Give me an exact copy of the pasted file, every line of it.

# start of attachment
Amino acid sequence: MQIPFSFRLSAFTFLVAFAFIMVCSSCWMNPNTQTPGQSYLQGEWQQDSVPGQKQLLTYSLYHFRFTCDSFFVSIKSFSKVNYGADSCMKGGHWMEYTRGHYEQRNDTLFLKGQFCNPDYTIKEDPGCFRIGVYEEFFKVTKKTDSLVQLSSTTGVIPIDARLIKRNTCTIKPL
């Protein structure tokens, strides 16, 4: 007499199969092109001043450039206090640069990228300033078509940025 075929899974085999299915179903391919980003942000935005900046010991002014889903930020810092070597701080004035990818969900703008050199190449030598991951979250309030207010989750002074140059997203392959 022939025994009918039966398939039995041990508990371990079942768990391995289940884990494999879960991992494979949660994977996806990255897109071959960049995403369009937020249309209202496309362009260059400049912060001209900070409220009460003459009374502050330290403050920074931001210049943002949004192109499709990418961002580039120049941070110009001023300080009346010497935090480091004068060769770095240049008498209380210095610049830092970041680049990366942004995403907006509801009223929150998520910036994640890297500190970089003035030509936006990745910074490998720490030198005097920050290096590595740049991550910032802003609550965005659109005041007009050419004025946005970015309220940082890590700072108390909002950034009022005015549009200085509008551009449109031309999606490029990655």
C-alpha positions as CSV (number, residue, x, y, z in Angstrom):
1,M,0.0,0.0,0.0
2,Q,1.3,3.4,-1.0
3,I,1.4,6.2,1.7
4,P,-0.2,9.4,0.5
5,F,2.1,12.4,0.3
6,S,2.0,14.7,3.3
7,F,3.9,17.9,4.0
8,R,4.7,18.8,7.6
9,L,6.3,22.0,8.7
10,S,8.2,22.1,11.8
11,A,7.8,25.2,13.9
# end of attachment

Amino acid sequence: MQIPFSFRLSAFTFLVAFAFIMVCSSCWMNPNTQTPGQSYLQGEWQQDSVPGQKQLLTYSLYHFRFTCDSFFVSIKSFSKVNYGADSCMKGGHWMEYTRGHYEQRNDTLFLKGQFCNPDYTIKEDPGCFRIGVYEEFFKVTKKTDSLVQLSSTTGVIPIDARLIKRNTCTIKPL
């Protein structure tokens, strides 16, 4: 007499199969092109001043450039206090640069990228300033078509940025 075929899974085999299915179903391919980003942000935005900046010991002014889903930020810092070597701080004035990818969900703008050199190449030598991951979250309030207010989750002074140059997203392959 022939025994009918039966398939039995041990508990371990079942768990391995289940884990494999879960991992494979949660994977996806990255897109071959960049995403369009937020249309209202496309362009260059400049912060001209900070409220009460003459009374502050330290403050920074931001210049943002949004192109499709990418961002580039120049941070110009001023300080009346010497935090480091004068060769770095240049008498209380210095610049830092970041680049990366942004995403907006509801009223929150998520910036994640890297500190970089003035030509936006990745910074490998720490030198005097920050290096590595740049991550910032802003609550965005659109005041007009050419004025946005970015309220940082890590700072108390909002950034009022005015549009200085509008551009449109031309999606490029990655």
C-alpha positions as CSV (number, residue, x, y, z in Angstrom):
1,M,0.0,0.0,0.0
2,Q,1.3,3.4,-1.0
3,I,1.4,6.2,1.7
4,P,-0.2,9.4,0.5
5,F,2.1,12.4,0.3
6,S,2.0,14.7,3.3
7,F,3.9,17.9,4.0
8,R,4.7,18.8,7.6
9,L,6.3,22.0,8.7
10,S,8.2,22.1,11.8
11,A,7.8,25.2,13.9